Friday evening a week ago, C. and I went to We Be Sushi for dinner—I wanted to go to Santaneca—and what I thought was a mild conflict arose—one we’ve had before—but he seemed unusually perturbed and didn’t want to hang out after dinner, so we walked off toward our respective establishments, and I wasn’t unhappy about that. I figured he would be on the phone first thing the following morning, but I didn’t hear from him at all on Saturday, which was rather surprising.
Last Tuesday was my father’s 75th birthday! Happy birthday, Dad. I love you very much.
That evening I went to Howie’s (no sign of C.) and L. gave me a ride home in her gorgeous, recently acquired Audi. She claims she doesn’t feel thrilled every time she sees it, but I love that car. I totally feel better about myself as soon as I get in it.
Wednesday morning I was meditating away when it dawned on me that I had never started the timer. By then it was five or so minutes past time to stop. This is the first time this has happened in more than 20 years of meditating. Damn, damn estrogen, or lack thereof.
Thursday evening I went to see Jack for bodywork. Mid-session, his doorbell rang and I said it was fine if he wanted to go answer it. As soon as he was out of sight, his cat rushed into the room, hopped onto my stomach and settled in for a nap.
I’m starting to
appreciate the funereal quiet of my new office. Some people literally
whisper when they address each other, and when I tear open a new package
of Wasa crackers, I’m very conscious of what seems like a tremendous
racket. At first I found it creepy, but now I see the office as being a
place of profound calm and order, and I like it. Very restful to the
On work mornings, I pass a flower shop with some darling
little cacti displayed outside. Each one is in a wee red pot with white
stars on it, and the cacti are green at the bottom with bright
appendages at the top in red or pink. I’ve developed a particular
fondness for a pink one and went in to buy it last week. I didn't know
if there was a good spot for it in my apartment and figured it would
probably die in my cube, so I put it on the windowsill between the cubes
of Igby and her neighbor. I sent them an email saying I’d gladly move
it if they didn’t like it, but after the neighbor arrived and saw it,
she sent an email saying, “I love it! Good to have a little cactus
working with us! Thanks a lot!”
Over the weekend, I called Tom’s mother, Ann, to see if she’d like to go to the Berkeley Repertory Theatre with me, and she said she had actually been thinking of asking me the same thing. She mentioned that maybe we could get season tickets next year, which I would love to do. I saw Tom soon thereafter and said, “I’m thinking of breaking up with C. and going out with your mother instead—would that make you feel weird?” Of course I was joking, but am delighted at the thought of going to see a play with Ann.
Saturday evening Tom and I had dinner at Sunflower. Then I started to watch Hurlyburly, but even despite Sean Penn and a youthful Kevin Spacey, found it so awful I had to stop it and instead watched the AIDS documentary We Were Here.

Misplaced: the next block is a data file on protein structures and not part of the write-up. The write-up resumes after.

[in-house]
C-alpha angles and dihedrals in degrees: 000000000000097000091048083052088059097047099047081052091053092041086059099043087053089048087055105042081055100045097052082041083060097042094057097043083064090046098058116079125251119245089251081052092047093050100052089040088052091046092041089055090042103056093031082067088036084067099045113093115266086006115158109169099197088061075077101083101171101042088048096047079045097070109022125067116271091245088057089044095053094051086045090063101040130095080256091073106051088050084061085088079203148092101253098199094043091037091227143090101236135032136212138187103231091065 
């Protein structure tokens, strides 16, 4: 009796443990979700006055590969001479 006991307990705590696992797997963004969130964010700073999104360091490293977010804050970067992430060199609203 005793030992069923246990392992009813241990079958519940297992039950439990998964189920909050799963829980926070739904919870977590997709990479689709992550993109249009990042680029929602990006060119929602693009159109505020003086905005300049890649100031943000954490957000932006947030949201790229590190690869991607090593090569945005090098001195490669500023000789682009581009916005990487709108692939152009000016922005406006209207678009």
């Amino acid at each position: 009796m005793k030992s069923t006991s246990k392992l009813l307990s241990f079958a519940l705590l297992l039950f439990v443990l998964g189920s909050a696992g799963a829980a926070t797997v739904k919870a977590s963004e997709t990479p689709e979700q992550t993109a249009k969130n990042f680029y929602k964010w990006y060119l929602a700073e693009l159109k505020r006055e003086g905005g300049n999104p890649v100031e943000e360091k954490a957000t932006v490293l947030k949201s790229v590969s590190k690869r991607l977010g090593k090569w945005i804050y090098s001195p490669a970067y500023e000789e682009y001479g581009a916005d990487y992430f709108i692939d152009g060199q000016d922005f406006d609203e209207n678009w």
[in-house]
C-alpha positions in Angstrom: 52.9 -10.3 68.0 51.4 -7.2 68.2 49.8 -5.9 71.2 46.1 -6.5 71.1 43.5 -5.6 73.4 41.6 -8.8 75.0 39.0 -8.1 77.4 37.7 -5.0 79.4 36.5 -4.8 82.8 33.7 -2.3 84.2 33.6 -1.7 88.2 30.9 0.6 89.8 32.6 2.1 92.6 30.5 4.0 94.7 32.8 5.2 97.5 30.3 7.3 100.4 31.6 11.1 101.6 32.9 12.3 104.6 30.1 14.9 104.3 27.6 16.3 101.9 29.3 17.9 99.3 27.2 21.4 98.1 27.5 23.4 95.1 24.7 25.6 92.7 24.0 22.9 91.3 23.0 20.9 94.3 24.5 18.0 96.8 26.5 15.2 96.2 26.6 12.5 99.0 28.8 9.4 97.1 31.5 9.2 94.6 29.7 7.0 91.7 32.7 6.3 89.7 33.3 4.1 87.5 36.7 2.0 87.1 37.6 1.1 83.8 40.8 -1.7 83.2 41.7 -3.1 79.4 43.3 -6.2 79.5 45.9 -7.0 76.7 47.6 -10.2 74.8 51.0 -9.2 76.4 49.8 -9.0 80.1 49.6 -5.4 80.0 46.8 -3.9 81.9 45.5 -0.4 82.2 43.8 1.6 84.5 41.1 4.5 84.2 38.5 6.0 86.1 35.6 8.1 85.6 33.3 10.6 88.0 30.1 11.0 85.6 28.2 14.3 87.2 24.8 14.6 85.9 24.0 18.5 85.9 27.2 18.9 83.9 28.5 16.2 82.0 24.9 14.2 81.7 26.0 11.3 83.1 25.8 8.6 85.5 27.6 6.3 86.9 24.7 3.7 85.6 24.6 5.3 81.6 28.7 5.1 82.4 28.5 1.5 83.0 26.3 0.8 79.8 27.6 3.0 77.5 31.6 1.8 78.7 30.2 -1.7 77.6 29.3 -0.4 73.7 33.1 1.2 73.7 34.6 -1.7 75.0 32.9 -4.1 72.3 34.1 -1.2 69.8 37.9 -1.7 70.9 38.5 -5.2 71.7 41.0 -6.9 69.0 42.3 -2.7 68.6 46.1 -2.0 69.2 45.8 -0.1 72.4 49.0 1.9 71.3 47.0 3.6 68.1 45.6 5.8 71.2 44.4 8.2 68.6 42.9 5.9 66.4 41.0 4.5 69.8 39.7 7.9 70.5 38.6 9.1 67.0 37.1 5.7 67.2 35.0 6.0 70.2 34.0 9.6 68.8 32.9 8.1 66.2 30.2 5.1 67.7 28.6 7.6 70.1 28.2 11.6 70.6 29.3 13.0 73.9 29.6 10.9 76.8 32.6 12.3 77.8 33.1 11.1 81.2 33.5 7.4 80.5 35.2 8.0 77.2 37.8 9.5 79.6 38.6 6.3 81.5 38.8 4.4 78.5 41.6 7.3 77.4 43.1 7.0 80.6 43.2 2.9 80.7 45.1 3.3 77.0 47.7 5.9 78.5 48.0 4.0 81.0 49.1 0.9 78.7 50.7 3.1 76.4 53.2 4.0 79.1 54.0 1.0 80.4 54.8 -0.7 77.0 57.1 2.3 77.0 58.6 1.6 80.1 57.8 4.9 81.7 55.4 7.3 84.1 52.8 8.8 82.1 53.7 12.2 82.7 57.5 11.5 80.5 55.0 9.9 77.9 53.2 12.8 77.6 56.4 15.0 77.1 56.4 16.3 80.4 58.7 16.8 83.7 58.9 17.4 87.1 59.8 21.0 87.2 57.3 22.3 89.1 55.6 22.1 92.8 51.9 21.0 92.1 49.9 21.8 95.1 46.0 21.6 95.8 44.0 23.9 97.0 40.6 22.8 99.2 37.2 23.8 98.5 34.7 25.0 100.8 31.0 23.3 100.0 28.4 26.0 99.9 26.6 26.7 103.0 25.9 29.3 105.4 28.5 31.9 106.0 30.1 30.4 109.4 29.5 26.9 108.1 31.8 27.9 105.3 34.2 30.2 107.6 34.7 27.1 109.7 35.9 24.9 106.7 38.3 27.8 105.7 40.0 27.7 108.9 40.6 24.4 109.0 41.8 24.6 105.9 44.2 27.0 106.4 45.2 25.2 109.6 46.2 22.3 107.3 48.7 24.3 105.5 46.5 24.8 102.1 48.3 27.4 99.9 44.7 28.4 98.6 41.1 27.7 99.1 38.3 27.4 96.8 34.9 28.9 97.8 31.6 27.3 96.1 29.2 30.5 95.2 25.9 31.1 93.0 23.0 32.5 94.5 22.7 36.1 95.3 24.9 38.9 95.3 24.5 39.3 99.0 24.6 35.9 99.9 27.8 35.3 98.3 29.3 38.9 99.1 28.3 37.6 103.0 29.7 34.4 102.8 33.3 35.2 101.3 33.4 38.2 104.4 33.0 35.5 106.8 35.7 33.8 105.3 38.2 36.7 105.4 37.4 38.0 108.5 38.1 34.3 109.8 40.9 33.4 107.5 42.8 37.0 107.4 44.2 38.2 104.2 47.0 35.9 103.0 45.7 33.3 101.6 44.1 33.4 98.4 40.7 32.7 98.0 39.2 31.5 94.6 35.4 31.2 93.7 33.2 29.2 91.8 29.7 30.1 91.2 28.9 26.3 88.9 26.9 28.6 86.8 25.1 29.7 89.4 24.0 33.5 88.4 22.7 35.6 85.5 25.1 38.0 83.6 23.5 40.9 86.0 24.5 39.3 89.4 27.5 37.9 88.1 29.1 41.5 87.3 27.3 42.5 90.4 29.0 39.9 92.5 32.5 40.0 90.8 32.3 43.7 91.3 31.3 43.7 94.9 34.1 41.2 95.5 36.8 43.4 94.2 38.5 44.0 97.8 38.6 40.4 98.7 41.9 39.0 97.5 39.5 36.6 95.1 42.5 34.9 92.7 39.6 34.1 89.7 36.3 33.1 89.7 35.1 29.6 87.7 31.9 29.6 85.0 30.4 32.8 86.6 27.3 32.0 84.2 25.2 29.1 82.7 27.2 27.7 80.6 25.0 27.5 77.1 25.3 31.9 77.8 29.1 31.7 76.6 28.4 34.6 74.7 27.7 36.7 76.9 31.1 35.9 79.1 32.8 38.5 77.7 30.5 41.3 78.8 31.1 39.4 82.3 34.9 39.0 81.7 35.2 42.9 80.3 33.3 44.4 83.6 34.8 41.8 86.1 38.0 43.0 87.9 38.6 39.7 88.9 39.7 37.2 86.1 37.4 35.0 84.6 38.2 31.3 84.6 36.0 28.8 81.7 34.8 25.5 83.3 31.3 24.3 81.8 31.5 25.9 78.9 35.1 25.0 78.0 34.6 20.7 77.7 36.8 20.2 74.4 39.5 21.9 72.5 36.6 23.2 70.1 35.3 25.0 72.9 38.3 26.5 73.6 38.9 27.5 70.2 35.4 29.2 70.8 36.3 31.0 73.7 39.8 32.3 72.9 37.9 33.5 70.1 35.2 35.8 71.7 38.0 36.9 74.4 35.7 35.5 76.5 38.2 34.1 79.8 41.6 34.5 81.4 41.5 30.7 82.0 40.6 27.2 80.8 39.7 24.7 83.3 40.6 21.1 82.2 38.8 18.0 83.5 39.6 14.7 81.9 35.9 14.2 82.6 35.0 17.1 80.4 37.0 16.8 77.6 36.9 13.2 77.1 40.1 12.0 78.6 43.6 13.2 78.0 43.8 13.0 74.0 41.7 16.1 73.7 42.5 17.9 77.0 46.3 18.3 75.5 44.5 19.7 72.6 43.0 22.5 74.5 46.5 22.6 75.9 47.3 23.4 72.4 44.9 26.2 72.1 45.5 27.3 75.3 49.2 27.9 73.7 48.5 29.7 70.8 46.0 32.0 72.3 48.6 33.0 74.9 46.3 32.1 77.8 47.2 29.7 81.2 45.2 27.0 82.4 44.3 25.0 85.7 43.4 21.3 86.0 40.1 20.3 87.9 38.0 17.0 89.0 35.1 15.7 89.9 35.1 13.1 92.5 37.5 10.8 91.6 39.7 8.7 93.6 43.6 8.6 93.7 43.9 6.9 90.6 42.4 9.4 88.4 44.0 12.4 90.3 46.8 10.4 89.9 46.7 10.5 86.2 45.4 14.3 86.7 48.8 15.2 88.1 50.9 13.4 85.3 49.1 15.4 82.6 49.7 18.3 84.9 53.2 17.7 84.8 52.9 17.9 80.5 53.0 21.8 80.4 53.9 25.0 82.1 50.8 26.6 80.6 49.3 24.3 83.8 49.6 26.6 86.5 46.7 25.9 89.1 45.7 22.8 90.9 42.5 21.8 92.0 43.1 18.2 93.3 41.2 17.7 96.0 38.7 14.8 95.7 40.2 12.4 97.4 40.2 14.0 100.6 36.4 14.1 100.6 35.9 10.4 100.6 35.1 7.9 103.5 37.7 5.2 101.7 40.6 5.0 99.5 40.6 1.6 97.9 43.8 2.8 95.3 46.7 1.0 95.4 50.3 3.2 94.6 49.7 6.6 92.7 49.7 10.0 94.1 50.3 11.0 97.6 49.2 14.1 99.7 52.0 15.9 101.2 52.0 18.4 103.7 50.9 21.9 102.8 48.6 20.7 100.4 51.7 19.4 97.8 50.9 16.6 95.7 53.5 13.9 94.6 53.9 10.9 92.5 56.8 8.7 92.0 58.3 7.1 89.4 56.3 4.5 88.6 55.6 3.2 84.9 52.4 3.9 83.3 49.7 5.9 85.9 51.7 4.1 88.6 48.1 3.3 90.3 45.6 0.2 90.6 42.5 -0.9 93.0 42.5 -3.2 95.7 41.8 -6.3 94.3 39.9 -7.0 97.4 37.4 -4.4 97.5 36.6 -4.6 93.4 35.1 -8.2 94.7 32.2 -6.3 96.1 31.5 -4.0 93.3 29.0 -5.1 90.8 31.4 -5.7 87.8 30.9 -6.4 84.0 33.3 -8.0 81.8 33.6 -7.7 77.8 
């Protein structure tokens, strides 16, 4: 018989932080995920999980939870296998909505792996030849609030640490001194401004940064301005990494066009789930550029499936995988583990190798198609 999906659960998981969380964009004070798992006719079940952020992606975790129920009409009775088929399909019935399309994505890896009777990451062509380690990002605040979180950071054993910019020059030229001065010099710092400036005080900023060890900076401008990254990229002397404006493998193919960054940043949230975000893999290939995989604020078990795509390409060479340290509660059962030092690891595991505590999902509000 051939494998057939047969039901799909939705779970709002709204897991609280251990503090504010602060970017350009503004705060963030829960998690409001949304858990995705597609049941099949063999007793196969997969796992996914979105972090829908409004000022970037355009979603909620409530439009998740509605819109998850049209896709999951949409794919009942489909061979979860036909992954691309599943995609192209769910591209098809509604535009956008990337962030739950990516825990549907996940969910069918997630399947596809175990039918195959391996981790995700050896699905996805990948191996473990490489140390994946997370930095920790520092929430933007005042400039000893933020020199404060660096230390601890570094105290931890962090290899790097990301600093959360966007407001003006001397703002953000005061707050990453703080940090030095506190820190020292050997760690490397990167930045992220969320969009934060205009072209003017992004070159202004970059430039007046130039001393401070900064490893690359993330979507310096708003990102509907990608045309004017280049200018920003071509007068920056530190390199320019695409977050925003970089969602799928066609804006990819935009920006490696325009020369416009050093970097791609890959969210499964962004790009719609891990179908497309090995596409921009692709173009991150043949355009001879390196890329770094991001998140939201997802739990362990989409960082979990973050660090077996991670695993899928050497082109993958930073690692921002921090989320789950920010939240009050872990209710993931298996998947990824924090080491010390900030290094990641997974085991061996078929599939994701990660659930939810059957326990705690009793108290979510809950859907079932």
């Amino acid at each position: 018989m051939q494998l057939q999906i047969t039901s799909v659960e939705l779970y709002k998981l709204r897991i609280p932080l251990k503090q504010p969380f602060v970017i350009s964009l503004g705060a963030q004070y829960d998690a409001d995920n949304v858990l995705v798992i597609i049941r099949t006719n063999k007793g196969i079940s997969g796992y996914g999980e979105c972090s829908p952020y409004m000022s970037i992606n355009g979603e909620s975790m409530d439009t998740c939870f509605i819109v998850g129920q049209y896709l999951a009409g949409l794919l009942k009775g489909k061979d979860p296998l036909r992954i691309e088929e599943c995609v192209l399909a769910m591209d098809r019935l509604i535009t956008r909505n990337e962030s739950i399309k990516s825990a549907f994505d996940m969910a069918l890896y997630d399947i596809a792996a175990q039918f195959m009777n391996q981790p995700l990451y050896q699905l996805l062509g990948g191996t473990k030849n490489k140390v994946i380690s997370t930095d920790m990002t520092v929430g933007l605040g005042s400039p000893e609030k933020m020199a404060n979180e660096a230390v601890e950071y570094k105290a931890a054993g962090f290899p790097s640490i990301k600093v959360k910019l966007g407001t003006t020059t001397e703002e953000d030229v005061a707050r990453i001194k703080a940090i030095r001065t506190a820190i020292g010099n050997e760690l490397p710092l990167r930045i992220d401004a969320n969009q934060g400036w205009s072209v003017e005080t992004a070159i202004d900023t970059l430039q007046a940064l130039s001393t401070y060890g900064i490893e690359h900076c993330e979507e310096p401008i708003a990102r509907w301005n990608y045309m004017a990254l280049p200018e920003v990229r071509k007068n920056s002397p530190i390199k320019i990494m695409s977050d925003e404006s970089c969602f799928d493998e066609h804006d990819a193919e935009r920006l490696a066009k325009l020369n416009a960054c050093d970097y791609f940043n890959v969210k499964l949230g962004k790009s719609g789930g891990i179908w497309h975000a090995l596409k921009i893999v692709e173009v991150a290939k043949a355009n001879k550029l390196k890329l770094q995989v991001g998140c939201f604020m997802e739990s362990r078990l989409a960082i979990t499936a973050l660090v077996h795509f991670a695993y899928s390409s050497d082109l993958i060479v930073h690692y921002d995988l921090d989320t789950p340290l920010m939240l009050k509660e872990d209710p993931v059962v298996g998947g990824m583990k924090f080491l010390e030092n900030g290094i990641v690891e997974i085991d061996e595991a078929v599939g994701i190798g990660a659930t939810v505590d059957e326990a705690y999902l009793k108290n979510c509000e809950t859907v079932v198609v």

I’ve made a useful discovery about this body temperature business (damn you, estrogen), which is that anything that heats the system even a little will trigger a hot flash, and anything that cools the system even a little will trigger a cold flash. Or, said another way, the effects of even a seemingly minor temperature-related stimulus are disproportionate. For instance, when I get in bed at night and pull the covers to my chin, even though I don’t feel overwarm at all, a hot flash will occur in seconds, because having the covers on is warmer than not. Likewise, I have one every morning after arriving at work, because it’s warmer inside than outside.
When I take a sip of warm tea or have a spoonful of warm soup, I have one, and can quickly cool off by sipping coldish water and fanning myself with a good old paper fan, but then will become chilled and stay that way for a while. The cold seems to last a lot longer than the heat.
However, now that I’ve figured this out, I know to resist the temptation to drape my fleece jacket over my knees when the freeze sets in, because that could lead to yawing back and forth between temperature extremes all day, even more than is now occurring.
As for the mood swings, I haven’t discovered anything useful about them yet, beyond observing how very like being 16 again this is. It wasn’t fun then, and it isn’t fun now to lurch from teary misery to giddy euphoria and back again in moments. Actually, I don’t think there was much giddy euphoria then; maybe it was more teary misery and unrestrained rage. Anyway, since I can’t take estrogen or anything that has similar effects, I am taking working with this on as a practice. It helps a lot just to know it’s hormones and not to believe my thoughts, but it’s still kind of difficult.
Often lately I mentally sift through various pieces of advice from meditation teachers read or heard over the years, eventually arriving at this one, from Phillip Moffitt: “Sometimes you just have to wait it out.”
It’s also given me many opportunities to think about inevitable suffering versus the optional or self-inflicted variety. Some amount of suffering related to sickness, old age, death and constant change is unavoidable, though can also certainly be made worse.
Then there’s the suffering that comes from grasping and greed, from aversion and ill will, from confusion—not seeing clearly, taking this to be that, thinking such-and-such thing will bring happiness when it never will. All of this suffering is more or less optional, depending on if we’re able to see what’s happening (not always easy) and make better choices (harder still). Yet, good to know that some brands of misery can potentially be avoided, and even good to know that the unavoidable misery isn’t due to a personal failing. Everyone has some.